In the wake of the healthcare sausage-making, writers from Tim Carney on the right (author of the provocative Obamanomics) and Glenn Greenwald on the left have attacked the bill as the latest incarnation of corporatism, a system they see as the true enemy. There is even some talk among activists of a grand left-right populist coalition coming together to depose the entrenched interests that hold sway in Washington. Jane Hamsher of Firedoglake touted her work with libertarians to oppose Ben Bernanke, more AIG bailouts and the Senate healthcare bill (“What we agree on: both parties are working against the interests of the public, the only difference is in the messaging”); David McKalip, the tea-party doctor who got into trouble for forwarding an image of Obama with a bone through his nose, wrote an open letter to the netroots proposing that they join him in fighting the “real enemy,” the “unholy corporate/government cabal that will control your healthcare.”
I don’t think that coalition is going to emerge in any meaningful form. The right’s anger is born largely of identity-based alienation, a fear of socialism (whatever that means nowadays) and an age-old Bircher suspicion that “they” are trying to screw “us.” Even in its most sophisticated forms, such as in Carney’s Obamanomics, the basic right-wing argument against corporatism embraces a kind of fatalism about government that assumes it will always devolve into a rat’s nest of rent seekers and cronies and therefore should be kept as small as possible.
But the progressive critics hold that we can and should do better. The Medicare Part D model is a terrible way of running a government for a number of reasons. First, and most practical, it’s expensive. When paying off protection rackets is the price of passing legislation, you have to come up with a lot more money. Allowing Medicare to negotiate drug prices would have saved the government as much as $30 billion a year. The strong public option would, according to the Congressional Budget Office, save $85 billion over ten years. Once everyone has laid claim to their vig, you soon find yourself tapped out.
The second problem is that this form of governance degrades the integrity of the state. Historian Tony Judt made this point eloquently in his October 19 lecture “What Is Living and What Is Dead in Social Democracy.” Delegating fundamental state activities to private actors, he said, “discredits the state.” Instead of a straightforward relationship between citizen and state, we have a mediated one that has the potential to perversely feed the anti-statist arguments of the right as the state becomes, in Judt’s words, “represented in the popular mind by a grasping private profiteer.”
But the corporatism on display in Washington is itself a symptom of a broader social illness that I noted above, a democracy that is pitched precariously on the tipping point of oligarchy. In an oligarchy, the only way to get change is to convince the oligarchs that it is in their interest — and increasingly, that’s the only kind of change we can get.
The Bush years have brought us to the brink of disaster. The Left has little to offer, as seen in this history of Obama’s years in Chicago: “Chicago’s Real Crime Story“, Heather MacDonald, City Journal, Winter 2010 — “Why decades of community organizing haven’t stemmed the city’s youth violence” (a powerful article, I recommend reading it).
(3) What comes next?
Nothing concentrates the mind like the sight of the gallows. We have tried both sides of the conventional spectrum and found no true reform. As described in The first step to reforming America (the final version), insanity is repeating the same mistakes and expecting different results. We need new solutions. Recognition of our current dead end is the first step to real reform.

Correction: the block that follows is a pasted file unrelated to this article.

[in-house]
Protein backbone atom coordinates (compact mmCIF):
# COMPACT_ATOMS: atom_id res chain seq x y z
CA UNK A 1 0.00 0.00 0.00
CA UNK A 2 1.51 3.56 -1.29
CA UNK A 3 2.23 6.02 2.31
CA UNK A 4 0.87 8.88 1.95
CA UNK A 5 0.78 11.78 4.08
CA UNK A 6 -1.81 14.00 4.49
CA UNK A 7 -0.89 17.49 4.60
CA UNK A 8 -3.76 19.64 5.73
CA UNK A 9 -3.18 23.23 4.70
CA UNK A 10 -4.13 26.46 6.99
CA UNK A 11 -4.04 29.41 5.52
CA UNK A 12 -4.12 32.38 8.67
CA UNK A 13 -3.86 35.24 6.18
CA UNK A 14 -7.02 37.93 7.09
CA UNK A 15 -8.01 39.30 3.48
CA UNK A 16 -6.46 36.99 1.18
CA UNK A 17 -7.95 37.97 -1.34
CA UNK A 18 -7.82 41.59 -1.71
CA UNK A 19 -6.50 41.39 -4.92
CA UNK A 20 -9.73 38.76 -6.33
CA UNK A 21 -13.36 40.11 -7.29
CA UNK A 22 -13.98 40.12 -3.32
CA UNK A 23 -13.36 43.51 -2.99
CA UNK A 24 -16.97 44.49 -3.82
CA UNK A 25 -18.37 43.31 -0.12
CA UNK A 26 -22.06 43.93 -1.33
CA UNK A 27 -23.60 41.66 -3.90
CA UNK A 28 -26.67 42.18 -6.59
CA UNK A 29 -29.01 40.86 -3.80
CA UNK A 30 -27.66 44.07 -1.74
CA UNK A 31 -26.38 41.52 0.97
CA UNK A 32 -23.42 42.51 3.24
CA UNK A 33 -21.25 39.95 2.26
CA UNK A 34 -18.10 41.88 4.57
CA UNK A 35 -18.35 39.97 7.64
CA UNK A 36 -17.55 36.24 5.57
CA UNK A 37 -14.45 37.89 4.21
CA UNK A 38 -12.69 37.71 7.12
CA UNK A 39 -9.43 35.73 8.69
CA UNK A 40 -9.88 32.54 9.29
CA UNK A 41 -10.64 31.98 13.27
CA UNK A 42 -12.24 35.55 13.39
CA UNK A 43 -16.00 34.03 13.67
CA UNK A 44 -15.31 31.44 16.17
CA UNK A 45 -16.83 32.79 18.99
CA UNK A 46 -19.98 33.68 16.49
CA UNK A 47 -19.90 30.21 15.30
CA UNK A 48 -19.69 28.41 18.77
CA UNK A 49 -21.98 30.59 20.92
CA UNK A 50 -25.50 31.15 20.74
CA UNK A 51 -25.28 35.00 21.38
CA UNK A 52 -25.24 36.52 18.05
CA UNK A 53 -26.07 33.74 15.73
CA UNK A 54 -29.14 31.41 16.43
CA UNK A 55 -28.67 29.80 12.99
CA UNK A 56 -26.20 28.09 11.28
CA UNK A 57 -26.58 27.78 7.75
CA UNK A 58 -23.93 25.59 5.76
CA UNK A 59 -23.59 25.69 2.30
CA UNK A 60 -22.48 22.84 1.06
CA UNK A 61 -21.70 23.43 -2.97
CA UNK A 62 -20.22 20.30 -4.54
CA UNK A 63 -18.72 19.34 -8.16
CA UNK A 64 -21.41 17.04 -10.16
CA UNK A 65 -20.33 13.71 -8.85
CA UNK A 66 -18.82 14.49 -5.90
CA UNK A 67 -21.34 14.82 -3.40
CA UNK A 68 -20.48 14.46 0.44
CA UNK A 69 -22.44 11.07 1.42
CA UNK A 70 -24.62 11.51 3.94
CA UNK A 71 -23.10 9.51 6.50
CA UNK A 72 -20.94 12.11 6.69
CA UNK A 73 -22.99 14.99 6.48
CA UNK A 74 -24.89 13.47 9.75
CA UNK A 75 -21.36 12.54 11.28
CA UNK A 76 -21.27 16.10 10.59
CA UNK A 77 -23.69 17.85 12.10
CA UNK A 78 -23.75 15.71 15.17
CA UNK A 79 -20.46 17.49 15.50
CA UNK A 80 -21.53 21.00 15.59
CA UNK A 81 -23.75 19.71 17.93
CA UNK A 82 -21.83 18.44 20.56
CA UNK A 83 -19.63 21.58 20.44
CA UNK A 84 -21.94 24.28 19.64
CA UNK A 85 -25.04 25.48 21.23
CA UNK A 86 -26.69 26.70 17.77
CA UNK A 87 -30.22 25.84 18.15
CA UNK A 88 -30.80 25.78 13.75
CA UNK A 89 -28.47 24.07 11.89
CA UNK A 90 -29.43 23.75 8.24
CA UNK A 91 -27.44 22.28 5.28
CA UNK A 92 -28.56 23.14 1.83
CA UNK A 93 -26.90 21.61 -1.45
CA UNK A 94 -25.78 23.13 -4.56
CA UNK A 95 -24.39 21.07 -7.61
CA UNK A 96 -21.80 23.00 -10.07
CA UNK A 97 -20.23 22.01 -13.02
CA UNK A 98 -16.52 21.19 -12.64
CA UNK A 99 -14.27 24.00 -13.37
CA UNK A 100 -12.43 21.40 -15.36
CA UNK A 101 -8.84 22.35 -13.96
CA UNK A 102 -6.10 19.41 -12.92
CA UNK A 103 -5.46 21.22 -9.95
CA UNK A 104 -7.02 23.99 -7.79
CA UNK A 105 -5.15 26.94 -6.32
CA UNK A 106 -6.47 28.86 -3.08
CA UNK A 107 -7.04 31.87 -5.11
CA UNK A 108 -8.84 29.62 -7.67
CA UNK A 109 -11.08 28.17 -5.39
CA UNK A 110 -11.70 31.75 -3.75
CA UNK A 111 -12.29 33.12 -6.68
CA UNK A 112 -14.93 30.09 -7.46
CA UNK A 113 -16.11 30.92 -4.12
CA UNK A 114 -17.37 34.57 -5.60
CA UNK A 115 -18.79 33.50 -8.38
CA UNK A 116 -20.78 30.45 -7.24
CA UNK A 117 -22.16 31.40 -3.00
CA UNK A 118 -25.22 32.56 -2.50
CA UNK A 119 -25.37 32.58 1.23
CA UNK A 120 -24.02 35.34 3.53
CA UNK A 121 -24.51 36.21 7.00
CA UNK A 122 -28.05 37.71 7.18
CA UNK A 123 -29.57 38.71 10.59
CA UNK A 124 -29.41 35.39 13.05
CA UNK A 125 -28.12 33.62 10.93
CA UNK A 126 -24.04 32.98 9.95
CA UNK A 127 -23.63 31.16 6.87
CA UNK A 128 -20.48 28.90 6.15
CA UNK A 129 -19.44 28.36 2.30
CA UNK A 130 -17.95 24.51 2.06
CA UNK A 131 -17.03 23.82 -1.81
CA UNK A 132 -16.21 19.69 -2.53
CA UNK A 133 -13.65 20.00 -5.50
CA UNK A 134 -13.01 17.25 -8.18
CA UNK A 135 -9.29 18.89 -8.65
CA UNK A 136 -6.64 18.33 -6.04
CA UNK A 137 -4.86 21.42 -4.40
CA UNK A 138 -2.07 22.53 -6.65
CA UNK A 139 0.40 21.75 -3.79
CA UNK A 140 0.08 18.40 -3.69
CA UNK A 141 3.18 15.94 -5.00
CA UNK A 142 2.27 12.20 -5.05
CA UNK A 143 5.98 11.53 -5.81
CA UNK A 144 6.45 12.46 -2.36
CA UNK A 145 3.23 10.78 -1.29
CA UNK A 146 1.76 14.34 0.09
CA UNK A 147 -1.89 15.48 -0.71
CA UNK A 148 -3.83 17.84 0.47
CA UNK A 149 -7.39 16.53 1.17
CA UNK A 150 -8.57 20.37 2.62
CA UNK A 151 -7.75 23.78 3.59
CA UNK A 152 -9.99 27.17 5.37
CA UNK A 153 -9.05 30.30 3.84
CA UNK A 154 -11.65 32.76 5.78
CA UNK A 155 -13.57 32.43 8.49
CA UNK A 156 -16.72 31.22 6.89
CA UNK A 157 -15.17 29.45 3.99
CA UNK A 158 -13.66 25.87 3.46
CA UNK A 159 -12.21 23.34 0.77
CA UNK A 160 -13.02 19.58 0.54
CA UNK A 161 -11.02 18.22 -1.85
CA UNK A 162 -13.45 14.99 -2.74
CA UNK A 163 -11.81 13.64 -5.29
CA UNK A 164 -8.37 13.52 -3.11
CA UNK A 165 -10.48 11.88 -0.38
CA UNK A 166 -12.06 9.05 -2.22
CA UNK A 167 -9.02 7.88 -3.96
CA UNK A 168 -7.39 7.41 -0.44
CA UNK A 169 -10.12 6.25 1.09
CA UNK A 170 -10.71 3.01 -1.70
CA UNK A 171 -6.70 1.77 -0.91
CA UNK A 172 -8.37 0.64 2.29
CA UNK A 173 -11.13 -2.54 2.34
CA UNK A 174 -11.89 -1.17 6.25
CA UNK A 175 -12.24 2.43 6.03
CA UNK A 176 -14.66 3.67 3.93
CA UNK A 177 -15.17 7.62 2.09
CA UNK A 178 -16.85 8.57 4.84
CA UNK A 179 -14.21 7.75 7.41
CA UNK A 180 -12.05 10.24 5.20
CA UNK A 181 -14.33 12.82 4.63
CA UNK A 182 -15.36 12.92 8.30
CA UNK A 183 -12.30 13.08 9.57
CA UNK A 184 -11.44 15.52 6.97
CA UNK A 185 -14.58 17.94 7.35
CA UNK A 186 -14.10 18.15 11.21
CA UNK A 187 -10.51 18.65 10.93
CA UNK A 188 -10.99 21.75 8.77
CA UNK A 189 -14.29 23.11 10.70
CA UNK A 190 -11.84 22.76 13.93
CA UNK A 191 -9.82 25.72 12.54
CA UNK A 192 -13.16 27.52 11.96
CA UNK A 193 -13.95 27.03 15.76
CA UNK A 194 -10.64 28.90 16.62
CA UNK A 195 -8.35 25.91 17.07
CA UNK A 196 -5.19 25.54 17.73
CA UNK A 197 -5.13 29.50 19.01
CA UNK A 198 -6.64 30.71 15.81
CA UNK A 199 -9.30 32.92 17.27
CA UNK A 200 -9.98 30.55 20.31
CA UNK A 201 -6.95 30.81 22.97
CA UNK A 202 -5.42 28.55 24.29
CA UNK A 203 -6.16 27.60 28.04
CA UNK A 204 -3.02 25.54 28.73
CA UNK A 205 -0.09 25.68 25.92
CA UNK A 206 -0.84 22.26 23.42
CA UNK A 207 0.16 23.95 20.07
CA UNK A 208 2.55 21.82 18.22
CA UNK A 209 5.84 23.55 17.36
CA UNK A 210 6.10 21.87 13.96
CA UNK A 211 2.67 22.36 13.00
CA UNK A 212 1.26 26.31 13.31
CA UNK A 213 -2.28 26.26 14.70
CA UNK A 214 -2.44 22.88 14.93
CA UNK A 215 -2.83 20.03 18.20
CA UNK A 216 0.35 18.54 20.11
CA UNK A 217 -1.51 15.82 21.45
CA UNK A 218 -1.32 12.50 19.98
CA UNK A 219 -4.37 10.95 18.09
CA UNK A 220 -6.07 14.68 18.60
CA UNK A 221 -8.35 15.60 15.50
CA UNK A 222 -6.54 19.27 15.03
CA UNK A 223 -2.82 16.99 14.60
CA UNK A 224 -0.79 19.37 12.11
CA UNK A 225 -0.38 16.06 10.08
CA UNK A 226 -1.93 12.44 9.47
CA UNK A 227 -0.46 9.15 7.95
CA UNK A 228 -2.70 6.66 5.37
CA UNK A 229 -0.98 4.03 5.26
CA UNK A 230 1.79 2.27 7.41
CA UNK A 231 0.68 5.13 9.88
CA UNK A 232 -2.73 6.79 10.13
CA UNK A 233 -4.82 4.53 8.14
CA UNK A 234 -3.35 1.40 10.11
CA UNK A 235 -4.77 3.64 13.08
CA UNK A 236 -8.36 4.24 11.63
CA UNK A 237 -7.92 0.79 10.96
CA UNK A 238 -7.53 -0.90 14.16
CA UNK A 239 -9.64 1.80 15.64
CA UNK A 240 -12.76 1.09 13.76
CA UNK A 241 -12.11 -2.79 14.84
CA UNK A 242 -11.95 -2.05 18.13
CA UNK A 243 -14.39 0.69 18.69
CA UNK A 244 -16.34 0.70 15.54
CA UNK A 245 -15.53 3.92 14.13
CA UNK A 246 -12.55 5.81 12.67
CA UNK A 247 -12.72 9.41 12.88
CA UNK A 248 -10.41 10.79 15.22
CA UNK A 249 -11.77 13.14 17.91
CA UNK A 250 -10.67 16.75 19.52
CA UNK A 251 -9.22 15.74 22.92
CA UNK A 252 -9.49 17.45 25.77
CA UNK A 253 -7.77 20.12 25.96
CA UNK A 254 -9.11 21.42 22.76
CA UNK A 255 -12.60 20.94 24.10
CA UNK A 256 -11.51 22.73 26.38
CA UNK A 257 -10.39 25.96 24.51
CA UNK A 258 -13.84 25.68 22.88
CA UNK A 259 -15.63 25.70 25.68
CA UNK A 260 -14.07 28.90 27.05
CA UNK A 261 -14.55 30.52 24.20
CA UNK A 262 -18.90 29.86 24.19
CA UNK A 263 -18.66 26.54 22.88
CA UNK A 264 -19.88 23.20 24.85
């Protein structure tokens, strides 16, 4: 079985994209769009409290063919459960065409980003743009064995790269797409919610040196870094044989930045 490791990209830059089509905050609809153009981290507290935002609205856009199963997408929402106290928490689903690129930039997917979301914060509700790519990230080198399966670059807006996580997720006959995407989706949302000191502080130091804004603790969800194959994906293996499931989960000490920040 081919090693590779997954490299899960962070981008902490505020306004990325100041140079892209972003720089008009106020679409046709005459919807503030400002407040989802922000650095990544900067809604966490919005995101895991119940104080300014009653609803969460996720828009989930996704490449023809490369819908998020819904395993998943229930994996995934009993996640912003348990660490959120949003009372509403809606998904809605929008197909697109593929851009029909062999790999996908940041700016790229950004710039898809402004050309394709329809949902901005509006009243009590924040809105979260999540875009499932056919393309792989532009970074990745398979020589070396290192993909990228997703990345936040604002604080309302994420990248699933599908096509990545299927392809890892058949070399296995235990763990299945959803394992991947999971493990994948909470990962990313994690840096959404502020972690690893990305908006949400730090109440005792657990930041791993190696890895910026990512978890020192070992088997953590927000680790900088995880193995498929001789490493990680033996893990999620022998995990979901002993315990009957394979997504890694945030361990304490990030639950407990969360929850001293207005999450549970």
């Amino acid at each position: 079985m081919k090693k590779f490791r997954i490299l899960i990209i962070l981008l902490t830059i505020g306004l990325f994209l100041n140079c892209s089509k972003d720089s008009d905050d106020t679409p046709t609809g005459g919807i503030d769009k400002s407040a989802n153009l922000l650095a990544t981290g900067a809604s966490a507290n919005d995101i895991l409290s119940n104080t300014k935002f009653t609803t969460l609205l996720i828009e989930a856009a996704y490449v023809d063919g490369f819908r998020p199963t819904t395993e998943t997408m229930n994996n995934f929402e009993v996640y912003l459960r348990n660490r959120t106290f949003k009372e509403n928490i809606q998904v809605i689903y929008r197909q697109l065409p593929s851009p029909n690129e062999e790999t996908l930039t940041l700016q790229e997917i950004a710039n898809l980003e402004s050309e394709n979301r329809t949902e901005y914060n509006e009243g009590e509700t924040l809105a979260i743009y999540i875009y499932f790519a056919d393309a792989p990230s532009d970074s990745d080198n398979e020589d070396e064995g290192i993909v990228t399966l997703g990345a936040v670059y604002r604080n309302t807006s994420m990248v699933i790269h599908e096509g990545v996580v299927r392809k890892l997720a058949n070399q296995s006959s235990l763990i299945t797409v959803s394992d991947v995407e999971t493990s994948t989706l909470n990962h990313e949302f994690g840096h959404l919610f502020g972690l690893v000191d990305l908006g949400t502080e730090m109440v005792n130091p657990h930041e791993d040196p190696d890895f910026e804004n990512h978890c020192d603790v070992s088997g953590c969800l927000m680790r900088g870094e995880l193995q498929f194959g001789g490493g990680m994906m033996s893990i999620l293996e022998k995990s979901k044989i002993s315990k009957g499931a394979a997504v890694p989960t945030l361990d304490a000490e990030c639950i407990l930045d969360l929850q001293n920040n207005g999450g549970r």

Marxists confront such situation with optimism. As he said in his preface to A Contribution to the Critique of Political Economy (1859):
Mankind thus inevitably sets itself only such tasks as it is able to solve, since closer examination will always show that the problem itself arises only when the material conditions for its solution are already present or at least in the course of formation.
For those of us worshiping at a different church — or none at all — this economic determinism gives us no help. I recommend faith in us, in our collective strength. We have overcome more difficult challenges in our past, and will confront still more difficult challenges in our future. Today we merely lack confidence in each other, and faith in the American project. The solutions are out there; we merely need reach for them.
(4a) For more information from the FM site
To read other articles about these things, see the FM reference page on the right side menu bar, including About the FM website page. Of esp relevance to this topic:
- America – how can we reform it?
- Financial crisis – what’s happening? how will this end?
- Good news about America, a collection of articles!
- Obama, his administration and policies
Posts about Change:
- American history changes direction as the baton passes between our political parties, 18 May 2008 – Importance of the November 2008 political landslide.
- “Don’t Let Barack Obama Break Your Heart” by Tom Engelhardt, 21 November 2008
- Obama’s national security team: I hope you didn’t really believe in change?, 26 November 2008
- Obama supporters mugged by reality (and learn not to believe in change!), 9 December 2008
- Change you should not have believed in, 10 February 2009
- Quote of the Day, 20 May 2009 — Connect the dots between Bush and Obama to see the nice picture.
- Stratfor looks at Obama’s foreign policy, sees Bush’s foreign policy, 30 August 2009
- Motto for the Obama administration: “The more things change, …”, 5 September 2009
- Change, the promise and the reality, 11 October 2009